If the current pattern holds then Argentina will continue to backslide. Fortunately, Argentina’s feminists are leading the line in the resistance. Perhaps it’s not surprising that women and LGBTQ people — sometimes referred to in Argentina’s feminist movement as “sexual dissidents”— are also on the front lines against the ongoing socioeconomic decline.
As the face of an increasingly “feminized” poverty, they are the first to feel the effects of cuts to sexual and reproductive health, escalating violence, femicides, and the murder of transgender peoples — 2019 is already a record year for such crimes. Hence the slogan of today’s Argentinian feminists rings out: “We’re the ones with our bodies one the line.”
It’s in this precise sense that we can speak of “advances,” by gauging the movement’s growing capacity to address society as a whole and unsettle a deep-seated patriarchal common sense. These same advances are set within a national historical framework, complementing the longstanding capacity of the Argentine people to mobilize, remain vigilant against injustices, and demonstrate the necessary organizational strength to link together political struggles.
Part of the organizational capacity of the feminist movement has been the handiwork of the National Women’s Gathering, an event now in its thirty-fourth year that acts to centralize and put different feminist practices in dialogue. Just as well, one could mention the feminist movement and its intersection with the nation’s powerful human rights organizations, or the student movement and its historical connection to the workers’ movement. This past year saw massive mobilizations by trade unions and workers, and recent years have witnessed the emergence of the formidable Confederation of Popular Economy Workers, a trade-union movement composed of workers of the informal economy (recyclers, textile workers, rural laborers, among others). That is to say, the Argentinean feminist movement has been cultivated in a specific national context, in a country with the highest levels of trade-union membership of any Latin American nation.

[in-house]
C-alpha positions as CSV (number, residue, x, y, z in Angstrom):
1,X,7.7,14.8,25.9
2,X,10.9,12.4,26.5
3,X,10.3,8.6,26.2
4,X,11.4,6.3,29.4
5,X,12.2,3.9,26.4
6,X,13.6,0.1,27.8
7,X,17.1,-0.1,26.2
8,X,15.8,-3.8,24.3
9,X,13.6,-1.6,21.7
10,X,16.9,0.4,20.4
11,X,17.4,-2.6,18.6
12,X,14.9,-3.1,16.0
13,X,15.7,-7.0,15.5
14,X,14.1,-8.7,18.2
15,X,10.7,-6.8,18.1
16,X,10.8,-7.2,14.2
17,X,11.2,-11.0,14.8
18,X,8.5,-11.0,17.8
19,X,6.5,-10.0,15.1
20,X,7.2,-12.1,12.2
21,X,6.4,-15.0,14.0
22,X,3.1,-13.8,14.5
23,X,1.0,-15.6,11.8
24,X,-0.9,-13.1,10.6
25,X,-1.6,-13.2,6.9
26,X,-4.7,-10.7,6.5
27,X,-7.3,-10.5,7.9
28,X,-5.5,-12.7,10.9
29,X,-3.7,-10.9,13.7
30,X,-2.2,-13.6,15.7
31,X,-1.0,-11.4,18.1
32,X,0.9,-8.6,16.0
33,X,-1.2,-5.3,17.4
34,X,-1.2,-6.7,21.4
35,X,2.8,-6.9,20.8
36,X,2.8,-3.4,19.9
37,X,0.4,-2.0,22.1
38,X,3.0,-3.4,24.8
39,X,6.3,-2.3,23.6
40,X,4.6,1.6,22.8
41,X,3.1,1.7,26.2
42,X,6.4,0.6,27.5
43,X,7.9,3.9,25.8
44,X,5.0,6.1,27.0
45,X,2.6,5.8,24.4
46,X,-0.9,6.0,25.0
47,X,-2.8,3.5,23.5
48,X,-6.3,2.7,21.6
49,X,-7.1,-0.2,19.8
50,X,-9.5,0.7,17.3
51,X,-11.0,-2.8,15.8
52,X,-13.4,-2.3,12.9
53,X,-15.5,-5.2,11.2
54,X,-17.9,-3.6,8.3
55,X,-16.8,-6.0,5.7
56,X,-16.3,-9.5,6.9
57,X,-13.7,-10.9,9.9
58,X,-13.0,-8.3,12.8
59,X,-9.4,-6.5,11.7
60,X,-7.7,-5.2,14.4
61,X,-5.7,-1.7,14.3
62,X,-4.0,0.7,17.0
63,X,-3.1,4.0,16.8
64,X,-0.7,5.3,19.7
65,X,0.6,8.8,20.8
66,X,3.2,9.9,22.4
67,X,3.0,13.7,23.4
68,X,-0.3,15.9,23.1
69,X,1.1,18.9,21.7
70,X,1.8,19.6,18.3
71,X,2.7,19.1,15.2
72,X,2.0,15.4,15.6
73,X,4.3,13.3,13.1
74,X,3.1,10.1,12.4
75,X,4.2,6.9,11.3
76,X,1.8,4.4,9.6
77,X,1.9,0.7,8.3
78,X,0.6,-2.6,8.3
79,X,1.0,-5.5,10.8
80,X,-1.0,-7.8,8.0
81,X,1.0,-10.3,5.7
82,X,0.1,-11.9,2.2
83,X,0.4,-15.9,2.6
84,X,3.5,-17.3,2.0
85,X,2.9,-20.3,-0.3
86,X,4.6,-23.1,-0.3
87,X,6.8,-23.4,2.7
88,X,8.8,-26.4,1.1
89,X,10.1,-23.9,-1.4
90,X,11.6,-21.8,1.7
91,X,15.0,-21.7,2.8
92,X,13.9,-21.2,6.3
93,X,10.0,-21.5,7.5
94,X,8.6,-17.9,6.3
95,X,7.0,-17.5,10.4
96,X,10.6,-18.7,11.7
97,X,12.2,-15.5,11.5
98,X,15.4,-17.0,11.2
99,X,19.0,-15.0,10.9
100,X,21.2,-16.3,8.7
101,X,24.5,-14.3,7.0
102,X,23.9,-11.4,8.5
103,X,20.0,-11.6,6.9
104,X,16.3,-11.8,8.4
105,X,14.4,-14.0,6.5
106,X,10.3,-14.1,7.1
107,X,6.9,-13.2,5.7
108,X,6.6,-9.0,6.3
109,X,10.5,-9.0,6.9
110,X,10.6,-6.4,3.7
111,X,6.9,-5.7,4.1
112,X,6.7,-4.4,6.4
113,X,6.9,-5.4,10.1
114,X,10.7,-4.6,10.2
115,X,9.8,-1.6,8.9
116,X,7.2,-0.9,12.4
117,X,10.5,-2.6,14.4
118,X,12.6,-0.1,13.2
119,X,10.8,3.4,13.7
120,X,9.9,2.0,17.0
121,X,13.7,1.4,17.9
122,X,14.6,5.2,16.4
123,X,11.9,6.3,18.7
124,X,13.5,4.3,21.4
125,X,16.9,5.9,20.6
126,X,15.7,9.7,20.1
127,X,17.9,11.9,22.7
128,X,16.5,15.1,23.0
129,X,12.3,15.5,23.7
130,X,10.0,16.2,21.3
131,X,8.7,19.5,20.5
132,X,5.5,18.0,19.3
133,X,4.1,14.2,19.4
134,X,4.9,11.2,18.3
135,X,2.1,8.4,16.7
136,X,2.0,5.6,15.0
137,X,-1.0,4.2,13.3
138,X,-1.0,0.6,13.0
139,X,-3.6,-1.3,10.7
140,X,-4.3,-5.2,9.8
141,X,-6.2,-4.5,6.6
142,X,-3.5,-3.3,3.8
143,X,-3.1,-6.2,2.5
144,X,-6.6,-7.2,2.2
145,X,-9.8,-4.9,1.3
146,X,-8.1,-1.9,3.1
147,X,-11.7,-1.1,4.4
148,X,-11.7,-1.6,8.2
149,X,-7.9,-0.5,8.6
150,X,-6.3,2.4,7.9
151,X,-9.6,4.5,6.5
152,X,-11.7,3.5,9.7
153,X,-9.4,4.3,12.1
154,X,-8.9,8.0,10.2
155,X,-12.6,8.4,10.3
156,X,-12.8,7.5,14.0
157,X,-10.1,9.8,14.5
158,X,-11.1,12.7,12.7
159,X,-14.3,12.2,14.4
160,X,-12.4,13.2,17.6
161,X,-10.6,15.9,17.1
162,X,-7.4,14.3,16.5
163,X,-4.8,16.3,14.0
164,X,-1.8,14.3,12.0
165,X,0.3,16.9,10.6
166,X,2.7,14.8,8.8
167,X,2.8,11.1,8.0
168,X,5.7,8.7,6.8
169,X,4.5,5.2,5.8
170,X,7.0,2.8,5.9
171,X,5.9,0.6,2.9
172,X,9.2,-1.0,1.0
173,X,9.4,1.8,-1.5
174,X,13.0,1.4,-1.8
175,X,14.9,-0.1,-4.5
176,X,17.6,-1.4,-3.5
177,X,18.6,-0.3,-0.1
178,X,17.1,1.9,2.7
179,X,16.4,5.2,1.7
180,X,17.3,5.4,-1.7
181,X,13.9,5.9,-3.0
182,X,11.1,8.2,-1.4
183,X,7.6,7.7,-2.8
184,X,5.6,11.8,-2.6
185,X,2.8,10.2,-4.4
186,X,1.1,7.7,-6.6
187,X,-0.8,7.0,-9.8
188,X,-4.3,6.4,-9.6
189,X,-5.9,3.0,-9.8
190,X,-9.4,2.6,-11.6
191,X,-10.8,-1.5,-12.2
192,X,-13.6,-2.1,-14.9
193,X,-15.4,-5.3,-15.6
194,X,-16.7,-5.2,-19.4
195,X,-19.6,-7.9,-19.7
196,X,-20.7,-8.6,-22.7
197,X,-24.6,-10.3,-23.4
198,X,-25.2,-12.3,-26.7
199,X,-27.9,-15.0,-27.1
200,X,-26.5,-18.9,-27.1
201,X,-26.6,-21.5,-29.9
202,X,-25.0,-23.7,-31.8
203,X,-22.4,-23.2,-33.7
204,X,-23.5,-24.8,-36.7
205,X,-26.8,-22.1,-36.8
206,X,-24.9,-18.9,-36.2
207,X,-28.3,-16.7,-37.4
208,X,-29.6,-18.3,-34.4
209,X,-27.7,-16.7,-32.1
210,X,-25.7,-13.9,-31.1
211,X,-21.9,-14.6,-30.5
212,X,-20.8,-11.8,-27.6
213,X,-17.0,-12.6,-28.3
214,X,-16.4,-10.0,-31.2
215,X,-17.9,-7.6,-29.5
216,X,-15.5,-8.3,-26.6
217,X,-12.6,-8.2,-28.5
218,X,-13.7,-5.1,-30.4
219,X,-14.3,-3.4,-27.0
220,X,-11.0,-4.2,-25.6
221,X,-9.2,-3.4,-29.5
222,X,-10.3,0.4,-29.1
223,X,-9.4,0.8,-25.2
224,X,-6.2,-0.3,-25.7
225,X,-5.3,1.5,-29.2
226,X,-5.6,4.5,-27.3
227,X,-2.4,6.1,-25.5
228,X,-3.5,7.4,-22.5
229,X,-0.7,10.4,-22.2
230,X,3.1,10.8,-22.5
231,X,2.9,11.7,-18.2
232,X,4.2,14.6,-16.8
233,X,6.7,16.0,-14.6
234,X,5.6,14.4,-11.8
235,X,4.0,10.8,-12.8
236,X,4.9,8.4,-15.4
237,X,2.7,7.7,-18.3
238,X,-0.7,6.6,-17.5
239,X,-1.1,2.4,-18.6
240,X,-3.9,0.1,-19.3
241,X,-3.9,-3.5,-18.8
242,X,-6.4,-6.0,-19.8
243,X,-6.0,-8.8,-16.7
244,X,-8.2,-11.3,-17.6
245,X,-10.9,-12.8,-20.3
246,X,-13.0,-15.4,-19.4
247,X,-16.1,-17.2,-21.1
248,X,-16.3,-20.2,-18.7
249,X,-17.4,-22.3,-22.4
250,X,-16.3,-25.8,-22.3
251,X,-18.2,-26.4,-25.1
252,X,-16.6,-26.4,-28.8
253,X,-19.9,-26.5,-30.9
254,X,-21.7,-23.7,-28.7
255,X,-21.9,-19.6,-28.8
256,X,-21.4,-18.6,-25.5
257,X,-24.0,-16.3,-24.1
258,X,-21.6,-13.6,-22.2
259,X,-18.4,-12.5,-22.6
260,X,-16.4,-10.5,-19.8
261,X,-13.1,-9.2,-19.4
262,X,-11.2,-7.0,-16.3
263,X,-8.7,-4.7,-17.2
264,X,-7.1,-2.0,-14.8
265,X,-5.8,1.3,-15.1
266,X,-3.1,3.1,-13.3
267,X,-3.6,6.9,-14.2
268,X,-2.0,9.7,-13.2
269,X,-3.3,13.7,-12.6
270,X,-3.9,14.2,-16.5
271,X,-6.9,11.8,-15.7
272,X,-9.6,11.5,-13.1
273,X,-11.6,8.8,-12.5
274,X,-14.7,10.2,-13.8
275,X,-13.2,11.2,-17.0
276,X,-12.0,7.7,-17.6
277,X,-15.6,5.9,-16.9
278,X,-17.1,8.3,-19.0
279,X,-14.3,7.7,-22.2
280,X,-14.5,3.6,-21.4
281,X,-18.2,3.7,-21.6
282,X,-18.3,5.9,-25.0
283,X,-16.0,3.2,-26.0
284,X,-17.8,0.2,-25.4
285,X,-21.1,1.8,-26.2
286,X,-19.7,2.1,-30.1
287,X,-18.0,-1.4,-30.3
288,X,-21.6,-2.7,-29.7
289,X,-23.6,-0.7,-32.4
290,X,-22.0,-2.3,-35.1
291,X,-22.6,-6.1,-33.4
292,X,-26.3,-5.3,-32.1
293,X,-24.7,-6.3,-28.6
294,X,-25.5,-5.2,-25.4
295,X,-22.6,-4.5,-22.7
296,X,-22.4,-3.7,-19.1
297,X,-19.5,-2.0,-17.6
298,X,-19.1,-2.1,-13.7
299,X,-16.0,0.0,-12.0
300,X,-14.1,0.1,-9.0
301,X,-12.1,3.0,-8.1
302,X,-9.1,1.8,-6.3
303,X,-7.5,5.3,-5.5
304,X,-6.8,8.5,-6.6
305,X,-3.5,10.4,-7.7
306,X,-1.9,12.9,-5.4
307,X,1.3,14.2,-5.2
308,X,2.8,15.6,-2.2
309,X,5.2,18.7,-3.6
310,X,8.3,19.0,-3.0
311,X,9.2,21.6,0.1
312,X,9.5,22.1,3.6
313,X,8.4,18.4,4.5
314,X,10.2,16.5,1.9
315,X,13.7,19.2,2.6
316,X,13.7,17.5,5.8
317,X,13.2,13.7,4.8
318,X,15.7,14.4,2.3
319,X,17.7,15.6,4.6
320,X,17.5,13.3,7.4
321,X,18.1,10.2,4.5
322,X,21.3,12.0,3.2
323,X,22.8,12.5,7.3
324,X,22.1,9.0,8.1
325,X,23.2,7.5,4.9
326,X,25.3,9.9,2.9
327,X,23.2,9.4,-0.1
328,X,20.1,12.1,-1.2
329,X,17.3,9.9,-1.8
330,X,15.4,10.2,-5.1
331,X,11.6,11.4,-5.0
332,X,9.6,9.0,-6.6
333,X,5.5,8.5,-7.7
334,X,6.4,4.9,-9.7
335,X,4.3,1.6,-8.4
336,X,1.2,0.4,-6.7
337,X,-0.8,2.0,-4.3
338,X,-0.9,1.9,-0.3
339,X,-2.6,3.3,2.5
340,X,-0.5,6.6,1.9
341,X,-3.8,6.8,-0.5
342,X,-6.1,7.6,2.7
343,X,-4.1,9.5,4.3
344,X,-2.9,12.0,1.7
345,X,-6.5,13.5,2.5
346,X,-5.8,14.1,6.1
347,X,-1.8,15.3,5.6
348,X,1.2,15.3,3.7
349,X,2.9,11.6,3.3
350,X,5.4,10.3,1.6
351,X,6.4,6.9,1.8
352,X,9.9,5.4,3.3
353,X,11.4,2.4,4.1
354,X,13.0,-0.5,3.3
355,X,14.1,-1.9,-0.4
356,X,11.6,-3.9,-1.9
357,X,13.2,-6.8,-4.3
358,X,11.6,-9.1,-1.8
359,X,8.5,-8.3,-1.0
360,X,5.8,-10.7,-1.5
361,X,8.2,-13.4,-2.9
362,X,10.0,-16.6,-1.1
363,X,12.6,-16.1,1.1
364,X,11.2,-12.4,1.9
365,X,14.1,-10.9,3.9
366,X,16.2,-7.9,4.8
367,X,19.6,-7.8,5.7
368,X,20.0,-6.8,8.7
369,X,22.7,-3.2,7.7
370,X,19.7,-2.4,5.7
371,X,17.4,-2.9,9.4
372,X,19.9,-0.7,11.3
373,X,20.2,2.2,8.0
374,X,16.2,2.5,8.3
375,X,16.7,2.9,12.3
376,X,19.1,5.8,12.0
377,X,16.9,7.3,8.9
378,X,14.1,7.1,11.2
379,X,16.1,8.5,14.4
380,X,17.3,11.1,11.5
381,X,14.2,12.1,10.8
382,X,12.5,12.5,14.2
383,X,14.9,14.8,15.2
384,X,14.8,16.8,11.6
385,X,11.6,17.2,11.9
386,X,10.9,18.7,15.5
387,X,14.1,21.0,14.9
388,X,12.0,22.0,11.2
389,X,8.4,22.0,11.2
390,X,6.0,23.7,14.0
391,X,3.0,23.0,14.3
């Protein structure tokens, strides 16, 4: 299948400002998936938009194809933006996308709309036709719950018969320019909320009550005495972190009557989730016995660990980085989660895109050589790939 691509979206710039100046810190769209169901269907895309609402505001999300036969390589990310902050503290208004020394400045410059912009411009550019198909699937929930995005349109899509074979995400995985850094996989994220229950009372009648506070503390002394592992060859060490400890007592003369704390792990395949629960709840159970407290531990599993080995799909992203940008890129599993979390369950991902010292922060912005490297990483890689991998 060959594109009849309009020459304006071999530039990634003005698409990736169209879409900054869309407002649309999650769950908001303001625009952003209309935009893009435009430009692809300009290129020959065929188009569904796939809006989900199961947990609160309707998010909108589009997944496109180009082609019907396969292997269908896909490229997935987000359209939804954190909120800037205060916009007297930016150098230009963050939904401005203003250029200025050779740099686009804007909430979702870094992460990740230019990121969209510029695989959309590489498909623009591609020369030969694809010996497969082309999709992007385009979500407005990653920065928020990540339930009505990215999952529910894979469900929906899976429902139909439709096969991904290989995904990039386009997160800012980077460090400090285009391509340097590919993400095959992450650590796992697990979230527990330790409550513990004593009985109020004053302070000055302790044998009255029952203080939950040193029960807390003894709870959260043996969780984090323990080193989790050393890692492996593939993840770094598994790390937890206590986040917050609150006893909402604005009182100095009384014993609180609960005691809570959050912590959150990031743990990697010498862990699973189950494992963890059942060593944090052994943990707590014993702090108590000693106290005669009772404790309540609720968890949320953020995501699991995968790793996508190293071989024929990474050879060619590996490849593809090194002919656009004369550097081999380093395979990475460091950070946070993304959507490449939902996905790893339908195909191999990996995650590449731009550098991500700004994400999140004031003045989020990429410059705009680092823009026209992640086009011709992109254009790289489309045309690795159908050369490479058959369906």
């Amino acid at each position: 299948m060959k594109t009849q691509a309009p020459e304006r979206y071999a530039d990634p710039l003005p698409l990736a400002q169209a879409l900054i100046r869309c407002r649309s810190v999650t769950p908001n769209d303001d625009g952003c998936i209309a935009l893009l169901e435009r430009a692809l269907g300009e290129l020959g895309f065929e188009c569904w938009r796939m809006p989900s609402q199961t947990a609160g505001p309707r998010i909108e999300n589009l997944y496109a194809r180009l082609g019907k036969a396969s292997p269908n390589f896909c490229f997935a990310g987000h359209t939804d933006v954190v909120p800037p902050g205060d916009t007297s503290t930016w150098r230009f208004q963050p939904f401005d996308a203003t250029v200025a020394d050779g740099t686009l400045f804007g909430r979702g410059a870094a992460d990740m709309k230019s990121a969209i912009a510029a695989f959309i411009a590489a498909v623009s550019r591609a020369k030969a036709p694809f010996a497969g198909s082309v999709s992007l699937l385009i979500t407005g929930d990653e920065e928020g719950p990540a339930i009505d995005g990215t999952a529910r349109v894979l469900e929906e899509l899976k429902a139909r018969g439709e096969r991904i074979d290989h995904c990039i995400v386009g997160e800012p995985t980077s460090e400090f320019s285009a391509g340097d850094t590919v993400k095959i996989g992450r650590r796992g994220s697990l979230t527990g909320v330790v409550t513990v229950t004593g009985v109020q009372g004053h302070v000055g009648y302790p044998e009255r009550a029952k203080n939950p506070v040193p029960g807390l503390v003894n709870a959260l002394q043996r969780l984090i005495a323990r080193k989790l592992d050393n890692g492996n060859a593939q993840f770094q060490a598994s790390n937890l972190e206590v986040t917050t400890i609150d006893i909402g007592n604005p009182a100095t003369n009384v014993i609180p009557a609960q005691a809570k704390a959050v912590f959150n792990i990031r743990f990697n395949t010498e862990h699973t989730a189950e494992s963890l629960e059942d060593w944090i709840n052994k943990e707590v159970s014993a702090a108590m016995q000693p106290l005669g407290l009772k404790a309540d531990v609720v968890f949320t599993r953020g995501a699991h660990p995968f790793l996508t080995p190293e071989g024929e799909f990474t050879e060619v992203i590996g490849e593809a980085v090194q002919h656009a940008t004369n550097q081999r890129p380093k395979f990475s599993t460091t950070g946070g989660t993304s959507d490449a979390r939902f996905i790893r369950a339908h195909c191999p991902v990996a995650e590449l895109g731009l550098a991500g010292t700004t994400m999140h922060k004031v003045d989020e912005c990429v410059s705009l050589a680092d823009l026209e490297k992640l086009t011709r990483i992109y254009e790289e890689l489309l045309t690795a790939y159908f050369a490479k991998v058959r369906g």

All throughout 2018, the struggle for free, safe abortion rights became an apt expression of the movement’s capacity to interlink diverse struggles. While placing a woman’s right to choose over her body at the center of public debate, discussions expanded into adjacent questions of health rights and sexual education, and further still into structural matters, like the system of political representation.